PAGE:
And, finally, you need to think very carefully about transparency. I think that people are actually quite willing to let companies do things so long as it’s clear what they’re doing and why. We’ve seen that play out with voice control. If you look at something like Alexa, Siri, Cortana or Google Now, those companies have been pretty clear about what’s happening – that you’re going to have a microphone in your house or wherever you are that listens for a particular phrase. It’s going to record everything that it hears and compare it to that phrase. If it doesn’t compare to that phrase, it’s going to ignore it. But if it does compare to that phrase, then it’s going to listen to the next thing you say, and it’s going to process it.
But there are companies that manufacture TVs and very deep in their privacy settings they say they’re going to record everything and listen to all of it and process it. But they neglected to talk about how they are going to dump the information. And they forgot to be transparent about what they’re doing. Then the next thing you know, there are stories in the media about a company’s dolls that listen to everything your kids say. And it freaks you out legitimately because you didn’t know this stuff was happening, or why, and you’re really not comfortable with it.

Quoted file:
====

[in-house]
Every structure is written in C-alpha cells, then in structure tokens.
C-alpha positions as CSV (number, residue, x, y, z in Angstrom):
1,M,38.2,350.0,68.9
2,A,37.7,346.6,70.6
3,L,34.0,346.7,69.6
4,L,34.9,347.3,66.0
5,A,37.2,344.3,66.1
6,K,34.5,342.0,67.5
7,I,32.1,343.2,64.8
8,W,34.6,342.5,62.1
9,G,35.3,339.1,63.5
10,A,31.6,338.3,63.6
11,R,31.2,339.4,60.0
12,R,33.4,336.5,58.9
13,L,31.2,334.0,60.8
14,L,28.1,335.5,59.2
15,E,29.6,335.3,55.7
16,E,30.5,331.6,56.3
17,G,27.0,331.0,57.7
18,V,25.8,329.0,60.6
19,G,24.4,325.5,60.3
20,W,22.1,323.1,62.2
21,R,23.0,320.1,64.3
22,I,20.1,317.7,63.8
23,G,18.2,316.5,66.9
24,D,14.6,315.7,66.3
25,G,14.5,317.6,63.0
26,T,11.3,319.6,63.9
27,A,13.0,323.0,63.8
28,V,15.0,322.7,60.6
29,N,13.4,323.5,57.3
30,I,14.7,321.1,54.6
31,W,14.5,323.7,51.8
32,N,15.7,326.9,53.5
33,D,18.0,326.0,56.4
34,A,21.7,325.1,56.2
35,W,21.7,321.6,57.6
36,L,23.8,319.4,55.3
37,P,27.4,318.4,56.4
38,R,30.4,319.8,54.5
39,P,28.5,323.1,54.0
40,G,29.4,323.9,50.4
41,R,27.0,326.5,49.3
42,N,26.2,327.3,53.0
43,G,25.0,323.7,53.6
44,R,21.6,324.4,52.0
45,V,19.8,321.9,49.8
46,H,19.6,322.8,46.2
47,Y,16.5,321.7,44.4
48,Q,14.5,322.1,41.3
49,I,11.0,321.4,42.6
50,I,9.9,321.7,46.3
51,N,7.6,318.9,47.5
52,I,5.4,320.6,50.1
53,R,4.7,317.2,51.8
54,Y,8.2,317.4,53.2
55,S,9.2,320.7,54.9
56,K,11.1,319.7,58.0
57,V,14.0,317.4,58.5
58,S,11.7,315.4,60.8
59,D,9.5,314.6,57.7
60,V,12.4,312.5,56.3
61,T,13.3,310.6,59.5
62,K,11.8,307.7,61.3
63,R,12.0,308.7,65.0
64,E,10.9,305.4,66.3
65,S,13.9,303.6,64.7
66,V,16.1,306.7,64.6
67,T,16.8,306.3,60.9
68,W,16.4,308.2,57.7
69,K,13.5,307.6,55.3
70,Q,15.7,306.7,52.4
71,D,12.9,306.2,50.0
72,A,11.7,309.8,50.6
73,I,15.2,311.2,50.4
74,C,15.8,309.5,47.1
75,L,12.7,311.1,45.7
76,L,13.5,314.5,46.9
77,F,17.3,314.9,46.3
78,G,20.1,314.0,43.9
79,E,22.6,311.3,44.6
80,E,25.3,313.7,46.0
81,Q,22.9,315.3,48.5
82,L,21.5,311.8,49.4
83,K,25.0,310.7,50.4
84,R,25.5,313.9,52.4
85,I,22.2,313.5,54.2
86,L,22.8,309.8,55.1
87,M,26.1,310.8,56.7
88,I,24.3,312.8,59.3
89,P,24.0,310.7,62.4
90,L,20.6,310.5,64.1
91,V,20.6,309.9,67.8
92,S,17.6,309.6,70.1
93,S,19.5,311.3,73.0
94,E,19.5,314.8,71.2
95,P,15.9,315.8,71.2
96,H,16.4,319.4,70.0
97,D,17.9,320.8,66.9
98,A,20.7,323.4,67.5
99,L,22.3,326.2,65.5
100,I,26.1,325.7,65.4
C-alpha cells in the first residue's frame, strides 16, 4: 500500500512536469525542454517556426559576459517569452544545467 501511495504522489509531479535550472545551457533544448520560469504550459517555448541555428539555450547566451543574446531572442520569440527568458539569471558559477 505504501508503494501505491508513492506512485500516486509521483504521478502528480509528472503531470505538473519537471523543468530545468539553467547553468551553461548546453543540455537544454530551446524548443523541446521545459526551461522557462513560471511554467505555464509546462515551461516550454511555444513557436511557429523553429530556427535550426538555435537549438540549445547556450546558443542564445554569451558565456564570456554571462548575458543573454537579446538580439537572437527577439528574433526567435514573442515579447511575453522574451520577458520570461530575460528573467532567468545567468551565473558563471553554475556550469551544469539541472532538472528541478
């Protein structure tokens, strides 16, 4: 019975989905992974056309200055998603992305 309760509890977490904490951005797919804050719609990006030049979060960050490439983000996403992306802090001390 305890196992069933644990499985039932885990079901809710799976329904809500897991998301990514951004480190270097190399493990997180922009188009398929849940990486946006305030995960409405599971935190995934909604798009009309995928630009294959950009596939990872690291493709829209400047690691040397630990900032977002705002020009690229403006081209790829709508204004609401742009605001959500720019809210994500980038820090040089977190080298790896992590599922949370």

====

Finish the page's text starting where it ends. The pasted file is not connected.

That’s a mistake in design because they were gathering more information than they needed. And it was a mistake in communication because they didn’t explain what they were doing and why.
Companies need to become a whole lot more transparent, and they need to think about designing their systems in a way to mitigate privacy and security risks, as opposed to maximizing their own data amalgamation.
Noah Harlan is an accomplished entrepreneur and current co-founder of Two Bulls. He currently serves as president of the AllSeen Alliance, working toward shaping the future of IoT. Prior to co-founding Two Bulls, Noah co-founded and served as a board member for Breadcrumb POS, the first mobile Point of Sale system created and established as an industry standard; it was purchased by Groupon in 2012 and is still used by them today.